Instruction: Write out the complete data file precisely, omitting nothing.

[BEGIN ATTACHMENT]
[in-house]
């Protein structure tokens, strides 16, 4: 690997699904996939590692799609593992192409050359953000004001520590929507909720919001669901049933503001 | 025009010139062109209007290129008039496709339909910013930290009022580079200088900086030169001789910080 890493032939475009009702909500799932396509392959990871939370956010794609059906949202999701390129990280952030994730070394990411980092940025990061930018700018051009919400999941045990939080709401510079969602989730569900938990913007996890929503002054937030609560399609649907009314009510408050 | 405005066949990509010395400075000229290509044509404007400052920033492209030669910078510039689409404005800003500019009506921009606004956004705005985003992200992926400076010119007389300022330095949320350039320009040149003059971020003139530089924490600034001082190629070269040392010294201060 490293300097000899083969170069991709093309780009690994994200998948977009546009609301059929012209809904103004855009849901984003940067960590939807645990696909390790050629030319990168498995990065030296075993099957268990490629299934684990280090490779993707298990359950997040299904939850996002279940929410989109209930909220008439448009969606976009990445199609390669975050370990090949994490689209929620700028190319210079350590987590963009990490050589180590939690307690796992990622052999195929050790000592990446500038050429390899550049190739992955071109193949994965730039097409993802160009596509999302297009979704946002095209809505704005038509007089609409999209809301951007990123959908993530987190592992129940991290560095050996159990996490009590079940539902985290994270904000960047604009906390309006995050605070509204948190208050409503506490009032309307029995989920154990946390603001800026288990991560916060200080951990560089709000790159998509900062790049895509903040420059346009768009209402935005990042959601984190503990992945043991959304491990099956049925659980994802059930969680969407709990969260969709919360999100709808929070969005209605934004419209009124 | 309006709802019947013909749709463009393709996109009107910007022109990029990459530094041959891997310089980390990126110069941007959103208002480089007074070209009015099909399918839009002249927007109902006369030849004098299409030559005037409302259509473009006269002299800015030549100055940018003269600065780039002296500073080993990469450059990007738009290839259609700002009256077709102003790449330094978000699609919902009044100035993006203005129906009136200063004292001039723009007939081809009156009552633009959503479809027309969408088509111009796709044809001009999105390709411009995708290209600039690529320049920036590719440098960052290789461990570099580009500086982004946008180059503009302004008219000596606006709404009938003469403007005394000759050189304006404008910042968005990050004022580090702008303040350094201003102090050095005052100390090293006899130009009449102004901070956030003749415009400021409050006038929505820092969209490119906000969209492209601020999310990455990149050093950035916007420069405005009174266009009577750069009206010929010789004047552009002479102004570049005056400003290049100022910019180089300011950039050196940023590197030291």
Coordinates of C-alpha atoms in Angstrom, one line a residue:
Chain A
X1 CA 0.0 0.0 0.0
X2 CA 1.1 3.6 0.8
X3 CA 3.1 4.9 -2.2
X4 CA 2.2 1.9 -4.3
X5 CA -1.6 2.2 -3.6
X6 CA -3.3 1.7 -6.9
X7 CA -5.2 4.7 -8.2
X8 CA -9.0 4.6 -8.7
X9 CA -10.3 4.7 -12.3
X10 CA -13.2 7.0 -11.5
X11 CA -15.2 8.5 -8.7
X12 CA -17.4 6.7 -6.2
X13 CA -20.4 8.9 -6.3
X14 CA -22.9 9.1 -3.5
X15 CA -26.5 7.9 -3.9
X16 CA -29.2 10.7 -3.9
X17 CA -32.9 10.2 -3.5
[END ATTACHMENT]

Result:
[in-house]
């Protein structure tokens, strides 16, 4: 690997699904996939590692799609593992192409050359953000004001520590929507909720919001669901049933503001 | 025009010139062109209007290129008039496709339909910013930290009022580079200088900086030169001789910080 890493032939475009009702909500799932396509392959990871939370956010794609059906949202999701390129990280952030994730070394990411980092940025990061930018700018051009919400999941045990939080709401510079969602989730569900938990913007996890929503002054937030609560399609649907009314009510408050 | 405005066949990509010395400075000229290509044509404007400052920033492209030669910078510039689409404005800003500019009506921009606004956004705005985003992200992926400076010119007389300022330095949320350039320009040149003059971020003139530089924490600034001082190629070269040392010294201060 490293300097000899083969170069991709093309780009690994994200998948977009546009609301059929012209809904103004855009849901984003940067960590939807645990696909390790050629030319990168498995990065030296075993099957268990490629299934684990280090490779993707298990359950997040299904939850996002279940929410989109209930909220008439448009969606976009990445199609390669975050370990090949994490689209929620700028190319210079350590987590963009990490050589180590939690307690796992990622052999195929050790000592990446500038050429390899550049190739992955071109193949994965730039097409993802160009596509999302297009979704946002095209809505704005038509007089609409999209809301951007990123959908993530987190592992129940991290560095050996159990996490009590079940539902985290994270904000960047604009906390309006995050605070509204948190208050409503506490009032309307029995989920154990946390603001800026288990991560916060200080951990560089709000790159998509900062790049895509903040420059346009768009209402935005990042959601984190503990992945043991959304491990099956049925659980994802059930969680969407709990969260969709919360999100709808929070969005209605934004419209009124 | 309006709802019947013909749709463009393709996109009107910007022109990029990459530094041959891997310089980390990126110069941007959103208002480089007074070209009015099909399918839009002249927007109902006369030849004098299409030559005037409302259509473009006269002299800015030549100055940018003269600065780039002296500073080993990469450059990007738009290839259609700002009256077709102003790449330094978000699609919902009044100035993006203005129906009136200063004292001039723009007939081809009156009552633009959503479809027309969408088509111009796709044809001009999105390709411009995708290209600039690529320049920036590719440098960052290789461990570099580009500086982004946008180059503009302004008219000596606006709404009938003469403007005394000759050189304006404008910042968005990050004022580090702008303040350094201003102090050095005052100390090293006899130009009449102004901070956030003749415009400021409050006038929505820092969209490119906000969209492209601020999310990455990149050093950035916007420069405005009174266009009577750069009206010929010789004047552009002479102004570049005056400003290049100022910019180089300011950039050196940023590197030291």
Coordinates of C-alpha atoms in Angstrom, one line a residue:
Chain A
X1 CA 0.0 0.0 0.0
X2 CA 1.1 3.6 0.8
X3 CA 3.1 4.9 -2.2
X4 CA 2.2 1.9 -4.3
X5 CA -1.6 2.2 -3.6
X6 CA -3.3 1.7 -6.9
X7 CA -5.2 4.7 -8.2
X8 CA -9.0 4.6 -8.7
X9 CA -10.3 4.7 -12.3
X10 CA -13.2 7.0 -11.5
X11 CA -15.2 8.5 -8.7
X12 CA -17.4 6.7 -6.2
X13 CA -20.4 8.9 -6.3
X14 CA -22.9 9.1 -3.5
X15 CA -26.5 7.9 -3.9
X16 CA -29.2 10.7 -3.9
X17 CA -32.9 10.2 -3.5